Sonia is a zoological veterinarian with master’s degrees in natural environment management and conservation. She has been a professor in Santa Cruz at the Universidad Ecologica and La Escuela Militar de Ingenieria since 2012. She has worked on sustainable development projects with indigenous groups including the Chiquitano and Guaranie Pueblos and has been the director of protected areas in Bolivia since 2010.

Karina Mariaca Olivera, MS
Karina holds a master’s degree in environmental management and ecotourism from the University of Costa Rica. She is co-director of Quinta Consciencia, an experimental permaculture and ecotourism farm in Paradones, Bolivia. She is currently in charge of strategic planning for the municipality of Samaipata.

Felix Muruchi
Felix Muruchi leads a team researching indigenous community justice systems in Bolivia. He studied law at the Public University of El Alto. He was born near one of Bolivia’s major tin mining centers in 1946, began work in the mines as a teenager, and rose to become a union leader. He was imprisoned and twice forced into exile before returning to Bolivia in 1985, where he continues to be an activist as well as a social science researcher. He is the co-author of two books: Pochos Rojos and an autobiography.

Leny Olivera
Leny is a graduate of the University of San Simon in Cochabamba. Since 2000, she has been an activist with Bolivian youth organizations and social movements, in particular with the efforts of Bolivians to address issues related to water, gas, and natural resources. She has been active in international exchanges related to popular education in Bolivia, Sweden, and Tanzania. More recently she has been working to challenge the oppression experienced by young women.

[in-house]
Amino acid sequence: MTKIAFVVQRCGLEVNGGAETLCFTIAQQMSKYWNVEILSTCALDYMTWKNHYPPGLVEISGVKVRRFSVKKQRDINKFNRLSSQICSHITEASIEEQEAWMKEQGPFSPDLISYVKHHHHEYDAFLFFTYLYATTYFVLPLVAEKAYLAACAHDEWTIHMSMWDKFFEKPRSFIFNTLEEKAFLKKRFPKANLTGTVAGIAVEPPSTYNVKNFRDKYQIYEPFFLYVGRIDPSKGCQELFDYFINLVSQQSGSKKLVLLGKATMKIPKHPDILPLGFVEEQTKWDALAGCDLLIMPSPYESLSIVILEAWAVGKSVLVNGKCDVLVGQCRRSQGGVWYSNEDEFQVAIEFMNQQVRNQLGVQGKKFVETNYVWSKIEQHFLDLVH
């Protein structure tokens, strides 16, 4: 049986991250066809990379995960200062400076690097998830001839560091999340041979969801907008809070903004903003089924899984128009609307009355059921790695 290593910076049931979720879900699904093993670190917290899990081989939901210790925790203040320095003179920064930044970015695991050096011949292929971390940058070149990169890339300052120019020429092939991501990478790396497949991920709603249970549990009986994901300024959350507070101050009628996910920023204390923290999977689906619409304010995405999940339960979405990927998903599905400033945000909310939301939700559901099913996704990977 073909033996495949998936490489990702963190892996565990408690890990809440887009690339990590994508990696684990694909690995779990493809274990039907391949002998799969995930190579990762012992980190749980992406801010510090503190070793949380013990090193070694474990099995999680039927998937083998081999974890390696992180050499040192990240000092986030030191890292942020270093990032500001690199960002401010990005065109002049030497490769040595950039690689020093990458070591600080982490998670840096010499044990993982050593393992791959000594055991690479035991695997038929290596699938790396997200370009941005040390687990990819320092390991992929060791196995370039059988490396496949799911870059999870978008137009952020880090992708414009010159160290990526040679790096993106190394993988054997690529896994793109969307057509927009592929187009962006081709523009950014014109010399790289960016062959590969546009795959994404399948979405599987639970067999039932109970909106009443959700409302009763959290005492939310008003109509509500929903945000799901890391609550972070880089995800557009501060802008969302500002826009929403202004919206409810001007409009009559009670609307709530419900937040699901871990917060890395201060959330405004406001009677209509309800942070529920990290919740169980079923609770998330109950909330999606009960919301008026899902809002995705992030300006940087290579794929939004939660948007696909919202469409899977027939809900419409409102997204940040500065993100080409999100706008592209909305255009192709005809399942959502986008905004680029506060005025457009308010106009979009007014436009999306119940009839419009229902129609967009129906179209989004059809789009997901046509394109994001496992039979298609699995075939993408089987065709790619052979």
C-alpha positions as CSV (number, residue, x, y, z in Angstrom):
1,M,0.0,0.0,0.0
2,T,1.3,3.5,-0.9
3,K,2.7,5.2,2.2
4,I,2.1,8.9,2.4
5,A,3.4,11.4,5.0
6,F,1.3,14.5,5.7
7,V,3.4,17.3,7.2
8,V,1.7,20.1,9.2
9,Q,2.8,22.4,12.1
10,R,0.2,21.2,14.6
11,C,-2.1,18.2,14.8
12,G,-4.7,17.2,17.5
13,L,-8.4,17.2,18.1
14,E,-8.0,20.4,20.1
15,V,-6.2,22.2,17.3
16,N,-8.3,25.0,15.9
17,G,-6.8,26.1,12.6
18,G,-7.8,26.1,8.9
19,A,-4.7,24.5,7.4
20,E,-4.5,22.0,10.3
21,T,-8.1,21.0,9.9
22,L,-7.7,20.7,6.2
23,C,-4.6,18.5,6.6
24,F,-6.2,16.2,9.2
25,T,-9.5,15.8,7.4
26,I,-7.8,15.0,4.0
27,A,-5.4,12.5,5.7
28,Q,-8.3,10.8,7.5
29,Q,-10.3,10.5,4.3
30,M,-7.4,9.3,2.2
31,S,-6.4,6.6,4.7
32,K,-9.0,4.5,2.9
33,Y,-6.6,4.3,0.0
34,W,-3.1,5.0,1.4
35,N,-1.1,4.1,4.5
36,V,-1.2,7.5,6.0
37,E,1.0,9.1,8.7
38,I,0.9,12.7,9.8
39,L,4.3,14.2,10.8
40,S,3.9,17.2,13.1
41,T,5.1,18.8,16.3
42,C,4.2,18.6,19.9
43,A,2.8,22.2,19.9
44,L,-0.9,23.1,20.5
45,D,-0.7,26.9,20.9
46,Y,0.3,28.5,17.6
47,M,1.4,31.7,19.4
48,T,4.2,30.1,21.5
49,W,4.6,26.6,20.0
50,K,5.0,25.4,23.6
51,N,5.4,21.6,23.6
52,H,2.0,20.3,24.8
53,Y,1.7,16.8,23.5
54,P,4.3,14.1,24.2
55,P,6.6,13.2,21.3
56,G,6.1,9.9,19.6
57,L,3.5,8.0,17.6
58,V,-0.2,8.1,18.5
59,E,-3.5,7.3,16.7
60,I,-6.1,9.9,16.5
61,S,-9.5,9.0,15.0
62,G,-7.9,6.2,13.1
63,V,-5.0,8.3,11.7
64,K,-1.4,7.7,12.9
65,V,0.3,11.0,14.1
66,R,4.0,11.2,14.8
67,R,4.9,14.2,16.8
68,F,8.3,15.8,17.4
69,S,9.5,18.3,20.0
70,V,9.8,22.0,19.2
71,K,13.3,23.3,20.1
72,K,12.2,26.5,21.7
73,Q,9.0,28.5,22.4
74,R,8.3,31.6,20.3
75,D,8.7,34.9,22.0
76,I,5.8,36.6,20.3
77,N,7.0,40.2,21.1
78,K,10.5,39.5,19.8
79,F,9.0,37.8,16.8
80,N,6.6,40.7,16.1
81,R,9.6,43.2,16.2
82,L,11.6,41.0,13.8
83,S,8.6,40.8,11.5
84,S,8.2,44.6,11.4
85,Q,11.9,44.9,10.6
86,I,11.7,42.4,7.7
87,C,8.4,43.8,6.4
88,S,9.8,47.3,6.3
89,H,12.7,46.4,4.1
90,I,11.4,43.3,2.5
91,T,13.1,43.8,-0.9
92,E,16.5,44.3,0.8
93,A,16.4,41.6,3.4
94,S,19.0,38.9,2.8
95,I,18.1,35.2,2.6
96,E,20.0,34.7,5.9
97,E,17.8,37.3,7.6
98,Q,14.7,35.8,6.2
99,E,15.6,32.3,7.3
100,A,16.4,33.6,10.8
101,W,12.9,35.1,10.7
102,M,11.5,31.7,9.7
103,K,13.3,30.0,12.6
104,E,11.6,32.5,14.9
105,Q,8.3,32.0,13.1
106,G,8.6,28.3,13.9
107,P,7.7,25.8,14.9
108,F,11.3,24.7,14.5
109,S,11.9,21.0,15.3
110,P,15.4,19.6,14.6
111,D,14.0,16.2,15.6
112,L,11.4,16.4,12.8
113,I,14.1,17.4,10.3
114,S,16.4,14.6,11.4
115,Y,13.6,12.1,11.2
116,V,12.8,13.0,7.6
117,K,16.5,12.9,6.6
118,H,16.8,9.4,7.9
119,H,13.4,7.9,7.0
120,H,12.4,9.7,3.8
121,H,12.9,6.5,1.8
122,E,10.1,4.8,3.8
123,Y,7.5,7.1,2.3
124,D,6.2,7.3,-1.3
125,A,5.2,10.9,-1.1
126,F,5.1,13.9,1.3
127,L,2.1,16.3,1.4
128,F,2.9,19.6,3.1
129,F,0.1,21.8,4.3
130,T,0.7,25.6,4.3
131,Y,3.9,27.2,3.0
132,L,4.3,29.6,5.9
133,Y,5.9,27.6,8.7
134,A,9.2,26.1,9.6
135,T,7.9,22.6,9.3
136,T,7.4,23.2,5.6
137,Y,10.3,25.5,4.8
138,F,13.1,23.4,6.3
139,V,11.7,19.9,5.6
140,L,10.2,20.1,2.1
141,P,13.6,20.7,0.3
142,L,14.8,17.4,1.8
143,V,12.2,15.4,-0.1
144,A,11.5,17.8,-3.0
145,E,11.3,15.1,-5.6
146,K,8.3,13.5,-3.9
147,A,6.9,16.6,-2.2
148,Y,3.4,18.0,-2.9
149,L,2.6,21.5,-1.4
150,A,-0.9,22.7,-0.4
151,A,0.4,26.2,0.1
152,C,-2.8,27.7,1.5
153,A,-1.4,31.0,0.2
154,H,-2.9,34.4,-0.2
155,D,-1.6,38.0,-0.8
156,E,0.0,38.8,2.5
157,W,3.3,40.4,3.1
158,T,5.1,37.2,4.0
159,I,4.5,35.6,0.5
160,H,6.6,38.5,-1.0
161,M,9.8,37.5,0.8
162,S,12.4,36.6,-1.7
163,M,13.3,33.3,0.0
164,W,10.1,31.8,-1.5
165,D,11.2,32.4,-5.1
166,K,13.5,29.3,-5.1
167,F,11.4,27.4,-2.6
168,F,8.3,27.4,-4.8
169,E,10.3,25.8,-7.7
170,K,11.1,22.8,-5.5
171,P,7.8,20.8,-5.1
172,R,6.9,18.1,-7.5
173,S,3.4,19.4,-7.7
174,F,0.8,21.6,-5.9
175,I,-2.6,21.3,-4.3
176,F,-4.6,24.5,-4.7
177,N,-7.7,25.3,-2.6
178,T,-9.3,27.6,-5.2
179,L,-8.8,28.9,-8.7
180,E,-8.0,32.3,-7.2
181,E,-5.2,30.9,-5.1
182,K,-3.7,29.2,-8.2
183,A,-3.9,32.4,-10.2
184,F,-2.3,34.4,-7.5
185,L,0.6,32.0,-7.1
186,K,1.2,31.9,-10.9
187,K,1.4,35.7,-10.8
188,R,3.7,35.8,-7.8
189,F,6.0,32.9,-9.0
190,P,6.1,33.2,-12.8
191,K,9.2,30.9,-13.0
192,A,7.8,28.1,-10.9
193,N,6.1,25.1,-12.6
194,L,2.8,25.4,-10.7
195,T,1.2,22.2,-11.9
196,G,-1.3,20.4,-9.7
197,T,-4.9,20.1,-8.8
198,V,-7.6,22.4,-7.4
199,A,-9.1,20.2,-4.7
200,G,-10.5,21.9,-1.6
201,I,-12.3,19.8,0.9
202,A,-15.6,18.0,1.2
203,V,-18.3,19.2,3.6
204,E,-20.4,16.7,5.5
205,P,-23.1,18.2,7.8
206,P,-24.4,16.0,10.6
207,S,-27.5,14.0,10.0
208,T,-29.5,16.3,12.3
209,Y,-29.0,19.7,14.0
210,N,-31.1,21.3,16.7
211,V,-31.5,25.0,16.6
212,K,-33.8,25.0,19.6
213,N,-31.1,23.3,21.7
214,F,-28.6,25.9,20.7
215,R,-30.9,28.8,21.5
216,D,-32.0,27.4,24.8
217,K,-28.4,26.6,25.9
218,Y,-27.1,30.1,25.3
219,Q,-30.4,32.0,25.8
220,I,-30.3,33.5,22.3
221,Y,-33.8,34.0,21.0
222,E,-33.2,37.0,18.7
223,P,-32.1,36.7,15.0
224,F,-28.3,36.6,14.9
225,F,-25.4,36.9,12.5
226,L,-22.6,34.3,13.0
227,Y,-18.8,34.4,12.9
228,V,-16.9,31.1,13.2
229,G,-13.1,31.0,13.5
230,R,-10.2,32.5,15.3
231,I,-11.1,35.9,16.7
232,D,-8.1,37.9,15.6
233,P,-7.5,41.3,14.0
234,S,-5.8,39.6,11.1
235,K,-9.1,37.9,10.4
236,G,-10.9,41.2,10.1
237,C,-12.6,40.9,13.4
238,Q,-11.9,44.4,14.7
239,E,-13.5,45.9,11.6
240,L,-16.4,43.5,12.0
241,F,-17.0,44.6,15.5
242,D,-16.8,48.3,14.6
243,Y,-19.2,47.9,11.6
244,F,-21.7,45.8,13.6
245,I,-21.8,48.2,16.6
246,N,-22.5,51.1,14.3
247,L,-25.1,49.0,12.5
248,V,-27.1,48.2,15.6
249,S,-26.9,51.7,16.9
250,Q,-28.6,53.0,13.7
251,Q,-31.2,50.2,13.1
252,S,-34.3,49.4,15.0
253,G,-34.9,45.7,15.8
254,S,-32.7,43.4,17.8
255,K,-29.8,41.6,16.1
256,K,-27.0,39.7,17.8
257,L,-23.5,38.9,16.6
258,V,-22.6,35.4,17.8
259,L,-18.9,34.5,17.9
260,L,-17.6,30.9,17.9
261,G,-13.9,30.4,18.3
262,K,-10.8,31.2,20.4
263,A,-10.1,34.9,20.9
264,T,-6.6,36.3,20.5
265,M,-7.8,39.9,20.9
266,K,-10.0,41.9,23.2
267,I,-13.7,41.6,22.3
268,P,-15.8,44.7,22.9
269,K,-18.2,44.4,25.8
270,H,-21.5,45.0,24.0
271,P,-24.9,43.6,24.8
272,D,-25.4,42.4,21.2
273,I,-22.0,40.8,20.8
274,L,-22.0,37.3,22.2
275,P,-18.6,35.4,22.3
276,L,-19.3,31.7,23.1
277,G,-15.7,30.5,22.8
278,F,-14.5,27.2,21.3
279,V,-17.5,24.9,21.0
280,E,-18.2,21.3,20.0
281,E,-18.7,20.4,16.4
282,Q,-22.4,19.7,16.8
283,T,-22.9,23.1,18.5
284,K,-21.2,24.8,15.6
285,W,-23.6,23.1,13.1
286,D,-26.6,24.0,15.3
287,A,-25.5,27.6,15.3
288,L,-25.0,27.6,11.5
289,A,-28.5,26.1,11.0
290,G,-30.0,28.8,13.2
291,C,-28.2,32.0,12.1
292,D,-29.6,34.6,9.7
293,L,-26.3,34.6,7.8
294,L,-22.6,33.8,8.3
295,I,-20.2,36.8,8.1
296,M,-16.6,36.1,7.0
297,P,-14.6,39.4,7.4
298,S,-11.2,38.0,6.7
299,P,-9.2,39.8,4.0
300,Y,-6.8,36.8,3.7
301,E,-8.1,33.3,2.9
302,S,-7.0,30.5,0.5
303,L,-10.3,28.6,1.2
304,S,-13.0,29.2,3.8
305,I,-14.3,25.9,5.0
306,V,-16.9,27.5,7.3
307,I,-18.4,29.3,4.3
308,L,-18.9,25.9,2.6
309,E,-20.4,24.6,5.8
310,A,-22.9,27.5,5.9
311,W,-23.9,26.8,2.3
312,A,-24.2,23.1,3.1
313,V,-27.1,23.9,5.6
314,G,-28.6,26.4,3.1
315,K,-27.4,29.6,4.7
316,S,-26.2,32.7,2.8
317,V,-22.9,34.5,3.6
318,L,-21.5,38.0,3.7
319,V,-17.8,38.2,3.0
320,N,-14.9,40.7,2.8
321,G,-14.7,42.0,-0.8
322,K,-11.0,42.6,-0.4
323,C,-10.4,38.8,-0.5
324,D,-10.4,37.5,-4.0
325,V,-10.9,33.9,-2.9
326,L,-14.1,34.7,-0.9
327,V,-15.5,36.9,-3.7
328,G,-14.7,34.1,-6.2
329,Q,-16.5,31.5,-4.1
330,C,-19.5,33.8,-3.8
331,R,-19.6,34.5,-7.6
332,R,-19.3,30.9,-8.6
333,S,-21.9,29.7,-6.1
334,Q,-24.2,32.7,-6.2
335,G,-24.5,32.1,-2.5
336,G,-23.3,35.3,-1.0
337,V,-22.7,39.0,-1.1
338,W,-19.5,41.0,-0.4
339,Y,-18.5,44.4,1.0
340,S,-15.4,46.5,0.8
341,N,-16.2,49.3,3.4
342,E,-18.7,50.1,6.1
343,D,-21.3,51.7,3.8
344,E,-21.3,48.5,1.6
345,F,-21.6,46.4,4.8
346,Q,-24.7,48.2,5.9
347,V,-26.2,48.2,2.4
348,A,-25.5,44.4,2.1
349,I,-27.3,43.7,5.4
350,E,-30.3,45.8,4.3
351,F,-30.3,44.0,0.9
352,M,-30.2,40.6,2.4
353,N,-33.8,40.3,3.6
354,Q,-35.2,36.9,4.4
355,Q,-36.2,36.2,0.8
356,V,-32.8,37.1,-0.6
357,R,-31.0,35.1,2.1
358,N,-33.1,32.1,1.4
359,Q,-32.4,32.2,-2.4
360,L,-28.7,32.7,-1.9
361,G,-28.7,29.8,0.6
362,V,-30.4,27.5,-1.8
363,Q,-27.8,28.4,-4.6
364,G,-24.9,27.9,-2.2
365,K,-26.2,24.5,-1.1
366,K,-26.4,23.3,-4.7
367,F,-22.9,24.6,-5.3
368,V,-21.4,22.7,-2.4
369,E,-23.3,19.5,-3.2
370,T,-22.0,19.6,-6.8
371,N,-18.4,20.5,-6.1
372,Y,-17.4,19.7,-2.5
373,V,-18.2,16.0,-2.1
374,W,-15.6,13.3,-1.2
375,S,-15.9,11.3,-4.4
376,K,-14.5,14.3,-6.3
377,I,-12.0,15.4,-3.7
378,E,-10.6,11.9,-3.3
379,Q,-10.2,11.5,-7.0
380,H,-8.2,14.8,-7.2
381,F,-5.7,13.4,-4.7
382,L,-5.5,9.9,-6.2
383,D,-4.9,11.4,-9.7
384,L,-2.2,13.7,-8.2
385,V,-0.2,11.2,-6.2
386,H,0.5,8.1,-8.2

Oscar Olivera
Activist and former shoe factory worker Oscar Olivera was one of the main protagonists in Cochabamba’s Water War of 2000, one of Latin America’s first and most important victories against corporate globalization. The protests of ordinary Bolivian citizens during the Water War pressured the Bolivian government to cancel Cochabamba’s water privatization contract with the Bechtel Corporation. Oscar has been executive secretary of the Cochabamba Federation of Factory Workers since 2000 and is the spokesperson for the Coordinating Committee for the Defense of Water and Life. He was awarded the Letelier-Moffit Human Rights Award in 2000 and the prestigious Goldman Environmental Prize in 2001. He is the author of the book Cochabamba!: Water Rebellion in Bolivia.

William Powers
William has worked for two decades in development aid and conservation in Latin America, Africa, and North America. He managed the community components of a project in the Bolivian Amazon that won a 2003 prize for environmental innovation from Harvard’s John F. Kennedy School of Government. His essays and commentaries on global issues have appeared in The New York Times and the International Herald Tribune and on National Public Radio’s Fresh Air. He has worked at the World Bank and holds international relations degrees from Brown and Georgetown. He is a senior fellow at the World Policy Institute and an adjunct faculty member at New York University.